The other day, I spoke with a woman who told me that she wakes up every morning with generalized anxiety. There’s no particular matter she is worried about specifically, yet her heart races and her eyes pop open in fear.
She’s also not able to be present with her husband. He’s traveling again for work, and even when he’s home, she’s not. At least not physically.
Her parents ask her when they can see her for dinner, and she shrugs.
I checked to make sure she’s getting mental health services, and she is.
While I am NOT a mental health clinician, I speak with a lot of lawyers who’ve been expected to be “always available” since the pandemic began. Because of this, I’ve coined a term: compounding anxiety.
Weekends and evenings have disappeared.
The phone and laptop go EVERYWHERE – on camping trips, dinners with friends, poised at the edge of the hot tub. I see people suffering from the expectation to always be available, and the lack of personal time and space to decompress.
No human is designed to sustain this kind of consistent stress.
It’s leading to burnout, often signaled by apathy. Women tell me they are drinking too much, not working out and feeling like they are not themselves.
If this rings true for you too, try one or ALL of the below:
- Get mental health services. I know it’s hard now to find someone, but do not take no for an answer. Tell your primary care provider, and seek help from a mental health professional immediately.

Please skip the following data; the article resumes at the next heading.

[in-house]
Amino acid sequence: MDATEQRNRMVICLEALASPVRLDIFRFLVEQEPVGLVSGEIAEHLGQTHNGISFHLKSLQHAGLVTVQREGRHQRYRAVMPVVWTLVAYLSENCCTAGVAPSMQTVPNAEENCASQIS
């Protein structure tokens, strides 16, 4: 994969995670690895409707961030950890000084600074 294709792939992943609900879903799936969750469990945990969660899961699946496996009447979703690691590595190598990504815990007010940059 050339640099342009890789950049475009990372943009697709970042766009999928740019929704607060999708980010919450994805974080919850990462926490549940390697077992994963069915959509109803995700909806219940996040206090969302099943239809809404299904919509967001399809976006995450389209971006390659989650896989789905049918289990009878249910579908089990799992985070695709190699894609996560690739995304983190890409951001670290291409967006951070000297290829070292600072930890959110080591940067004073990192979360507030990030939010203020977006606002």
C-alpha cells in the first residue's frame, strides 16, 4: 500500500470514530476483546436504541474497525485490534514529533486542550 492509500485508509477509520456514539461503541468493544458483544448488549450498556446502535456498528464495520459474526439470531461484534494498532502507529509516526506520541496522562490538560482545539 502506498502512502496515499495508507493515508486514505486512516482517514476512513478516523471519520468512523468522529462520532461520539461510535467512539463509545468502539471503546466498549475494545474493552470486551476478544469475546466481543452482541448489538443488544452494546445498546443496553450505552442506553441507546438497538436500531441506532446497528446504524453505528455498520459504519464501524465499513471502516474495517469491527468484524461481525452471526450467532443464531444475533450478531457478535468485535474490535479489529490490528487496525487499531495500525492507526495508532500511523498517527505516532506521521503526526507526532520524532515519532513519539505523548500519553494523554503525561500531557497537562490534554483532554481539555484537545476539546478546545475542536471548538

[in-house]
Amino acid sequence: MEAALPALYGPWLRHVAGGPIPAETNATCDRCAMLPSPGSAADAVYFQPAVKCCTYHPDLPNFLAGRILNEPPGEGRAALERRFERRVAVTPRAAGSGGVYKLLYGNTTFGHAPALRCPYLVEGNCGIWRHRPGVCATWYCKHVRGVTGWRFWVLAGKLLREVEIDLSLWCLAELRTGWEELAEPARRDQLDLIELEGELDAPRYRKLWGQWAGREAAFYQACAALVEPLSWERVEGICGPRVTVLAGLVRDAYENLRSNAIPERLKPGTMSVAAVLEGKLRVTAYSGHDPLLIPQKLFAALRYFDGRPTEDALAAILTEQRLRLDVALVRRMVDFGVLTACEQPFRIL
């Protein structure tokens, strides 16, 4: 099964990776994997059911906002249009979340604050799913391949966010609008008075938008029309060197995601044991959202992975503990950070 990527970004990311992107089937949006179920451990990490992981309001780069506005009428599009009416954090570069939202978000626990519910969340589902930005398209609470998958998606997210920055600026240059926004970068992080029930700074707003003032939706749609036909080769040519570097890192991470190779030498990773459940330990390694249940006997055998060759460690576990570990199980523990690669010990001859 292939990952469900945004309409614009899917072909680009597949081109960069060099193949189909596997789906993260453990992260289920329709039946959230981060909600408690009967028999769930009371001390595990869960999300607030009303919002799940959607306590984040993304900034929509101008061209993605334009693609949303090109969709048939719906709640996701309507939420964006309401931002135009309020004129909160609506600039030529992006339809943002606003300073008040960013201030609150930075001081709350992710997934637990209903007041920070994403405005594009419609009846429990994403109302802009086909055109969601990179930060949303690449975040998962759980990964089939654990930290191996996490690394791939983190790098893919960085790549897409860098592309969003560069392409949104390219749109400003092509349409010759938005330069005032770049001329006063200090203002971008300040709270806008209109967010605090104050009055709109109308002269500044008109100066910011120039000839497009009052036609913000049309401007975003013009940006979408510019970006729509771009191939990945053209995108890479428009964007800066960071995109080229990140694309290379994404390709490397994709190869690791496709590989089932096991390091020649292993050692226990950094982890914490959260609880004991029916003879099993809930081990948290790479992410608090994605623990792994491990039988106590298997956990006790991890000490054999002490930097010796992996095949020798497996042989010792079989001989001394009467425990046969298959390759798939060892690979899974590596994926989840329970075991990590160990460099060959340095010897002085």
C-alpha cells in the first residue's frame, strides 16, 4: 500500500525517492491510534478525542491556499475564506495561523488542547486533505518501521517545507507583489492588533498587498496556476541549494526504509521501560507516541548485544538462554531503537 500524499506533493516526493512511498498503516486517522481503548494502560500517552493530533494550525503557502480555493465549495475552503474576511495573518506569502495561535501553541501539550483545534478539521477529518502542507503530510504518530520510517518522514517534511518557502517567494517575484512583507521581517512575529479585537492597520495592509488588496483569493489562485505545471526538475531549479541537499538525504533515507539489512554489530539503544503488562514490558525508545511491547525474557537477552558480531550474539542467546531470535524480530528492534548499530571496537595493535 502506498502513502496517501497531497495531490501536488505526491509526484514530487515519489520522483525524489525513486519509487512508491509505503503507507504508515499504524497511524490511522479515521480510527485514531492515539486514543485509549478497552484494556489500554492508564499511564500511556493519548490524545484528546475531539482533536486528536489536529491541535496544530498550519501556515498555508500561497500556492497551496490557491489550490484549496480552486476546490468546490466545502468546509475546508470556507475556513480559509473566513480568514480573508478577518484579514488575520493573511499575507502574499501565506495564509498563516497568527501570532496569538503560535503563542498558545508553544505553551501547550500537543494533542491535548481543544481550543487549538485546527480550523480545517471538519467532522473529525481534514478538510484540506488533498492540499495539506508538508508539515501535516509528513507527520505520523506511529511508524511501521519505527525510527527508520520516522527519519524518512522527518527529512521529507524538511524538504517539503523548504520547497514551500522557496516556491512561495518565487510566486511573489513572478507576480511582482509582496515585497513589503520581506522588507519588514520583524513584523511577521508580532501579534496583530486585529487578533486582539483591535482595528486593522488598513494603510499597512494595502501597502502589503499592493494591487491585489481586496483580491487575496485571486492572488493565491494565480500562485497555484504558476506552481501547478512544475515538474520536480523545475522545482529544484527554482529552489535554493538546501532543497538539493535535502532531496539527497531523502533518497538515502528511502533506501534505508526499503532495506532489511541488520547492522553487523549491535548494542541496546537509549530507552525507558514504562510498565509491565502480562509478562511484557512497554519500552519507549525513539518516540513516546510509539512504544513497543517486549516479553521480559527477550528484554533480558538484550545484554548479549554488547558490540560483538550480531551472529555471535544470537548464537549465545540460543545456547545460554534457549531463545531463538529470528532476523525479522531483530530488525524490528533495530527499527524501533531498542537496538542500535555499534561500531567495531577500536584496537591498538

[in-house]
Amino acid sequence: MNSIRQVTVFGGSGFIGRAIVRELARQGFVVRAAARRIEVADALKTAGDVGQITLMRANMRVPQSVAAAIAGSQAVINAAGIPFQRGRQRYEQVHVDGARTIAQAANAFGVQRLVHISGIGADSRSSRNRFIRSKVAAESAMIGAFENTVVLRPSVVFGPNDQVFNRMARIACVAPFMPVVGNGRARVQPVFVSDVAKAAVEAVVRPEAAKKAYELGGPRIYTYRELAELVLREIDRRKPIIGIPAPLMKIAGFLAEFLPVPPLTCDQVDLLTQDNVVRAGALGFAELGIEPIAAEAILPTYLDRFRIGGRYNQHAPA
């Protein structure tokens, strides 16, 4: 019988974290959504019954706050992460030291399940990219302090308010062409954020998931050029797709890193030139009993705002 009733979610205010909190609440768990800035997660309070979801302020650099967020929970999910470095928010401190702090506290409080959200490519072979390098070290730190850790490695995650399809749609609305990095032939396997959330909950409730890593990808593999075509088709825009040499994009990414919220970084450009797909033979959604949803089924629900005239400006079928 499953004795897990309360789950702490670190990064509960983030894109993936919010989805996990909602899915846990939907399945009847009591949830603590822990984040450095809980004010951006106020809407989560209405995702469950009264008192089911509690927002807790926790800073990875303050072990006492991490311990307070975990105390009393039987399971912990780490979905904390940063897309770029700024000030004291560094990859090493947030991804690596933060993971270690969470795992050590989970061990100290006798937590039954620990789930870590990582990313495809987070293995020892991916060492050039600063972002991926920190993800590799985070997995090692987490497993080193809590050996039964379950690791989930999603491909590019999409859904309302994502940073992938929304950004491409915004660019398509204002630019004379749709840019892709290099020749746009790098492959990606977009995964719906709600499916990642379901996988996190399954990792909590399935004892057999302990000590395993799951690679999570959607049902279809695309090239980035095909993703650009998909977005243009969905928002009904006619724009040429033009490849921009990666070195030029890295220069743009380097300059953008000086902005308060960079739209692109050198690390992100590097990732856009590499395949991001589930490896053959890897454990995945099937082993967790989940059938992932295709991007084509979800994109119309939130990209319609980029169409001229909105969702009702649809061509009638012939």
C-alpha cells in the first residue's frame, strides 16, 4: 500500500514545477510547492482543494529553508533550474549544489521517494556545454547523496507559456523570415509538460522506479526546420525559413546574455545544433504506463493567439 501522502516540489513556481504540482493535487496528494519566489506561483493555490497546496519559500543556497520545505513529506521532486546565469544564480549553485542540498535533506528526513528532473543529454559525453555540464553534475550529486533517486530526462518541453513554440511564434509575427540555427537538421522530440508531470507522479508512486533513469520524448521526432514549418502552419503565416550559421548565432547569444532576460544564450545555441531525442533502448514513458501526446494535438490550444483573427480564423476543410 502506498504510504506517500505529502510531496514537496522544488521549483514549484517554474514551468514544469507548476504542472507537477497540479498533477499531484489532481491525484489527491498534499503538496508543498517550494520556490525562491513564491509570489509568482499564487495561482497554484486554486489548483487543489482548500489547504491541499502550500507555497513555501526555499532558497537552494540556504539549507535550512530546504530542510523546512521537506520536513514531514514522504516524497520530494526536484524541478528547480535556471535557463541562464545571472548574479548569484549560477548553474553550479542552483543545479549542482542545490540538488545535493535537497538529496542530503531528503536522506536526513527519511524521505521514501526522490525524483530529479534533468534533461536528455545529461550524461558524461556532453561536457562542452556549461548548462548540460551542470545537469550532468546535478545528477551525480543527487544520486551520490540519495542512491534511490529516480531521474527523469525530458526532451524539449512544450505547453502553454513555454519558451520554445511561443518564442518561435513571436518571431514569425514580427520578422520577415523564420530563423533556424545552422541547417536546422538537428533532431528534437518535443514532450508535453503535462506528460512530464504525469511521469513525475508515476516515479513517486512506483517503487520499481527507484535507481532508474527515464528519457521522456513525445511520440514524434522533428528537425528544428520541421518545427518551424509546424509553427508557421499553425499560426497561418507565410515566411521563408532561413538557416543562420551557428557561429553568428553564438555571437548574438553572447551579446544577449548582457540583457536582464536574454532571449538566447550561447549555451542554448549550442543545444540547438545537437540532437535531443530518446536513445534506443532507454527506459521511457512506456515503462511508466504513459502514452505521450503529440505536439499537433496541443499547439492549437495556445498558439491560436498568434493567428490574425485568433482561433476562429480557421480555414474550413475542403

- Try to complete some of the “stress cycles” that occur throughout your day. We may no longer be in danger from saber tooth tigers, but our triggers are now the email from the partner, the demand from the senior associate and an unexpected vet bill. Write down all the things you’ve got on your mind. What can you take care of now? What can most quickly give you a bit of psychic relief as you close that loop?
- Consider taking a medical leave. This has been done by many WILL members. Talk to your HR team. You have rights, and your firm has responsibilities.
Finally, if you want to leave (big) law, and figure something else out, you don’t have to do this alone.
A drowning person cannot save themself.
WILL is a path, a community and a life preserver. You are not alone. Grab hold and we’ll pull you to shore, rub you down with a warm towel and sit by your side as you begin to trust that you are back on solid ground.